Charles I's reign (1625-49) ushered in a long and bloody civil war (1642-9) between the King and Parliament. Once again the Tower was one of the King’s most important assets.
Londoners feared he would use it to dominate them but, in the end, the Tower was won by the Parliamentarians and it remained in their hands for the entire Civil War. Losing the Tower and London as a whole was a fatal blow to the King’s forces and a crucial factor in Charles’s defeat.
Cromwell destroys the Crown Jewels
After the execution of Charles I in 1649, Parliament organised a great sale of the King’s possessions. Orders were issued to take the Crown Jewels and ‘cause the same to be totally broken, and that they melt down all the gold and silver, and sell the jewels to the best advantage of the Commonwealth’.
Oliver Cromwell, who became Lord Protector in 1653, installed the Tower’s first permanent garrison, which succeeding monarchs used to quell trouble in the city.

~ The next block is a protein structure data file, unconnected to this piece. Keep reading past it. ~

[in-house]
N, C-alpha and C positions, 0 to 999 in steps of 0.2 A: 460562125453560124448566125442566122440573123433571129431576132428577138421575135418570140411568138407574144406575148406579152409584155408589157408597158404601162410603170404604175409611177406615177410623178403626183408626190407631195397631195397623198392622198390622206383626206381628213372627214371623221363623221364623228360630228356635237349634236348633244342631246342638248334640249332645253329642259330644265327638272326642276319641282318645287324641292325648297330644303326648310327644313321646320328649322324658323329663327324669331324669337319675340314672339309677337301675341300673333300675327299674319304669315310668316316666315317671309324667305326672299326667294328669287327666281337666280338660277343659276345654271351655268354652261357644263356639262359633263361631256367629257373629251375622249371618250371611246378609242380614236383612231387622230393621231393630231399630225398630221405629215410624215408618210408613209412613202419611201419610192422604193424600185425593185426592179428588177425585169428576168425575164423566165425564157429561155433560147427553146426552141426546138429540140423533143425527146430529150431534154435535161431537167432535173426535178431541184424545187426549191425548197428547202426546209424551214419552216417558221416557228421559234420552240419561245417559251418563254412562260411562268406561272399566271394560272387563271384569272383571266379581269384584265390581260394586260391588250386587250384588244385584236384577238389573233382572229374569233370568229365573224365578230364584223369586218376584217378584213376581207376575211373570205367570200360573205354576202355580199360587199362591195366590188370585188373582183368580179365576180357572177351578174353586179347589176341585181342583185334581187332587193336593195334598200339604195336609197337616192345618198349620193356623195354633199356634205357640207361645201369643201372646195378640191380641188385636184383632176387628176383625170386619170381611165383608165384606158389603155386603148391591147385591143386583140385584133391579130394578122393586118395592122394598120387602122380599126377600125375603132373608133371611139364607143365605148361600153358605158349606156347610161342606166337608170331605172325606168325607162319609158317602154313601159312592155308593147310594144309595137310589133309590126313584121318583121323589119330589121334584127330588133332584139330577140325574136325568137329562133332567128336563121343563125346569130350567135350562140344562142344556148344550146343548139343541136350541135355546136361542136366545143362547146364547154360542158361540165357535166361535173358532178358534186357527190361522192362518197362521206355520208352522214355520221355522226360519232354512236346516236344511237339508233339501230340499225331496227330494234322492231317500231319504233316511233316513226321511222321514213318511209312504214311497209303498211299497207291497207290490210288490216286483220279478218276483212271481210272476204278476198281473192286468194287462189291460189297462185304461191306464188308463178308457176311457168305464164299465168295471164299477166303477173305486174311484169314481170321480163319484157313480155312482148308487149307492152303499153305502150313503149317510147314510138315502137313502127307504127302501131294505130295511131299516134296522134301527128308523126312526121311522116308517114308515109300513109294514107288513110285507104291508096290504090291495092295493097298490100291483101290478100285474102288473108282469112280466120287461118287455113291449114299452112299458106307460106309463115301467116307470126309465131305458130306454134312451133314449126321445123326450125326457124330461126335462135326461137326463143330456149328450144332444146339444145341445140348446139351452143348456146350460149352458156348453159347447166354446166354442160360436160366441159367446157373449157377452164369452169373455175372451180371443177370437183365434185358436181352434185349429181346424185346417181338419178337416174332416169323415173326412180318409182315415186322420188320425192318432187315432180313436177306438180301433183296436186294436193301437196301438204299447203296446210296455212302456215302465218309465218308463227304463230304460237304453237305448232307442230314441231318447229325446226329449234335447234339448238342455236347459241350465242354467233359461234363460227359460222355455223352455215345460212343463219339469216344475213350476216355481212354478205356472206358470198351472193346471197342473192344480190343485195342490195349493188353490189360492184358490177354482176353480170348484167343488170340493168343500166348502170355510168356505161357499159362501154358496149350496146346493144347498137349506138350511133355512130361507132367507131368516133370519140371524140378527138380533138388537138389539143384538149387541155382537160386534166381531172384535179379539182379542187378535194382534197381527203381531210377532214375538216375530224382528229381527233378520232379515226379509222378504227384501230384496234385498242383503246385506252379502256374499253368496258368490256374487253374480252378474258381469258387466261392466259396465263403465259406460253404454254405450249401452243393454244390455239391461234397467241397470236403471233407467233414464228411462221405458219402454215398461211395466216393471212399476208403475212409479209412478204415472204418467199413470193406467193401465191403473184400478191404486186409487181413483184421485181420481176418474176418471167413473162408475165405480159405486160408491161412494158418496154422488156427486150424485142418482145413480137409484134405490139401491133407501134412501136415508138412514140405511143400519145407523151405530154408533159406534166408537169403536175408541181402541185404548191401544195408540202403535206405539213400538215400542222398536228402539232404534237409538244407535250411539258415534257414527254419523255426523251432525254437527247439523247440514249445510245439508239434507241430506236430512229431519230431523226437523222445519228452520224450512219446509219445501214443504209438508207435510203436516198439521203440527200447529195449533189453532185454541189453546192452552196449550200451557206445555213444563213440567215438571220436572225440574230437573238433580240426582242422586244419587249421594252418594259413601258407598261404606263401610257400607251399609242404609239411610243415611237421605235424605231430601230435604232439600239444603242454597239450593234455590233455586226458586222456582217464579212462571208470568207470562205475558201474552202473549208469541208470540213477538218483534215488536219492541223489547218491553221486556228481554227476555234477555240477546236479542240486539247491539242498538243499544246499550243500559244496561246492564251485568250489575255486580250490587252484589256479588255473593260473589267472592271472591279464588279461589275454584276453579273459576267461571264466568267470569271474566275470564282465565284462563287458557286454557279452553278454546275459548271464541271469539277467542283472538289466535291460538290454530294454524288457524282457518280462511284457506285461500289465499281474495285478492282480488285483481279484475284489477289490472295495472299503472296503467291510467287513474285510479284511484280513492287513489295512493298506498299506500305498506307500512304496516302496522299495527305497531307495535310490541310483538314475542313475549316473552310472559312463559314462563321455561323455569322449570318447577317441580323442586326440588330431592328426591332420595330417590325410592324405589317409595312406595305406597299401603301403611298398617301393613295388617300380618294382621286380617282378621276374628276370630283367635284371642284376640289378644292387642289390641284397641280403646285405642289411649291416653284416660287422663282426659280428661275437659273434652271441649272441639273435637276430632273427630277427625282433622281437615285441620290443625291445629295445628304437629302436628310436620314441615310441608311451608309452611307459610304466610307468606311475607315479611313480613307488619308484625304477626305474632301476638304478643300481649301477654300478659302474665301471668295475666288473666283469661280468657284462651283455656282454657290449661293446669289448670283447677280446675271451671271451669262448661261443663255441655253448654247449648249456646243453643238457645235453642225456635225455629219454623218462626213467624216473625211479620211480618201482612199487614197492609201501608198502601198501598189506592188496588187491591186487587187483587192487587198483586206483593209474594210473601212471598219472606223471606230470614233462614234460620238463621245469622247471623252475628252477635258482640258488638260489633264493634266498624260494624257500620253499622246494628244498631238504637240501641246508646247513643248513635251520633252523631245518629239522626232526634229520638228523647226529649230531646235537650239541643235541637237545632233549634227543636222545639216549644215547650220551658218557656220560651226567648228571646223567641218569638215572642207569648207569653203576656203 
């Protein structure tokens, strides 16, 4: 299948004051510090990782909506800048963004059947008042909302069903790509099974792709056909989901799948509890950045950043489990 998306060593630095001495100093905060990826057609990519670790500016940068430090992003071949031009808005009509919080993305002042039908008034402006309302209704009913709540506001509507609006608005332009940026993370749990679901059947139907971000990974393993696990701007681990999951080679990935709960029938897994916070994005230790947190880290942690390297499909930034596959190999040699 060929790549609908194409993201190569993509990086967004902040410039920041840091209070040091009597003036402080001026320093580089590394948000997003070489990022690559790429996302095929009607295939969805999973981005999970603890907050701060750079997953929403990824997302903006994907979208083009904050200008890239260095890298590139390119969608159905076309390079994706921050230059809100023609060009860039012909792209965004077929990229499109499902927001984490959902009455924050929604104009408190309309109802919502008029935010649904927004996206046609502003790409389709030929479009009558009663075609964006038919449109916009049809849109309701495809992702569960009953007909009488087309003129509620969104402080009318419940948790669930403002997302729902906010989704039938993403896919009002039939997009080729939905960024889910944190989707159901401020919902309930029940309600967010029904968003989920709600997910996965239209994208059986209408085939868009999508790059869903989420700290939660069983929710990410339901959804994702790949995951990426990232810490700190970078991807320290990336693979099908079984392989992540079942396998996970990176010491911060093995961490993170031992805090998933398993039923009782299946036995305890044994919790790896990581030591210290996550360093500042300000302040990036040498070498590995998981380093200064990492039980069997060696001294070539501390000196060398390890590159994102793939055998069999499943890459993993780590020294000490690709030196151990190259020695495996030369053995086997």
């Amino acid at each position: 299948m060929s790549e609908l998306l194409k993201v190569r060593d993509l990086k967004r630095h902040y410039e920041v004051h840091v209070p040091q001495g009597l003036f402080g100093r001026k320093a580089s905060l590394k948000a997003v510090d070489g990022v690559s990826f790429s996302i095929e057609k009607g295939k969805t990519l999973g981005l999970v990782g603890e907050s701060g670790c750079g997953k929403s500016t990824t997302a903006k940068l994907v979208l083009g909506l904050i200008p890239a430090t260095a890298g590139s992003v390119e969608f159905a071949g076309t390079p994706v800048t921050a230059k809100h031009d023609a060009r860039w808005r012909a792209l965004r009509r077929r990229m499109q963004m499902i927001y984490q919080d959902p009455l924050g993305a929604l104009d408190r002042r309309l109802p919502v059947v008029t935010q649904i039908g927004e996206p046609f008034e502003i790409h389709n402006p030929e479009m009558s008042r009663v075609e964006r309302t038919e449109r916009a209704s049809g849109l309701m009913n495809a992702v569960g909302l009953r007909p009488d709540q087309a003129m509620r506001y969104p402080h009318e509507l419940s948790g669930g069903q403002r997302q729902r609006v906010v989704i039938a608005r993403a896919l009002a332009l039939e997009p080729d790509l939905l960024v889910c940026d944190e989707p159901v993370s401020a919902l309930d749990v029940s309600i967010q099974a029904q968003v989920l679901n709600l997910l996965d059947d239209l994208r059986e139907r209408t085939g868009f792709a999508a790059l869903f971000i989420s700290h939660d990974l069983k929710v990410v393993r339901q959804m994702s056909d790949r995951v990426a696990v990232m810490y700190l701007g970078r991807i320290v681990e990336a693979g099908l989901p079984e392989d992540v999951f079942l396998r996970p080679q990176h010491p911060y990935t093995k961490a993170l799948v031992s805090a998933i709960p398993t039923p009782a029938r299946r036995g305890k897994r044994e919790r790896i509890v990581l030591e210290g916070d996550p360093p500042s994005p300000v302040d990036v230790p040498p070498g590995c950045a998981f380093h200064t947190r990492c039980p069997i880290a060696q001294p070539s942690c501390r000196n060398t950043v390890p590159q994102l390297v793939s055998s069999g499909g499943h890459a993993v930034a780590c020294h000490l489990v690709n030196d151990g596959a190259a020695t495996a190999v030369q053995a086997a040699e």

The Office of Ordnance
With the restoration of the monarchy in 1660, Charles II planned ambitious defences for the Tower but they were never built.
The Tower’s use as a state prison declined and instead it became the headquarters of the Office of Ordnance (which provided military supplies and equipment). Most of the castle was taken over with munitions stores and offices. The new Crown Jewels went on display – and in 1671 narrowly escaped being stolen.
A programme of maintenance rather than new building work characterised most of the 18th century; the existing fortifications were intermittently repaired. However, a new gateway and drawbridge were created at the east end of the outer southern curtain wall in 1774, giving access from the Outer Ward to the wharf. Efforts were made to prevent the moat silting up, with little success.
Lead image Charles II © Private collection Philip Mould Ltd Bridgeman Art Library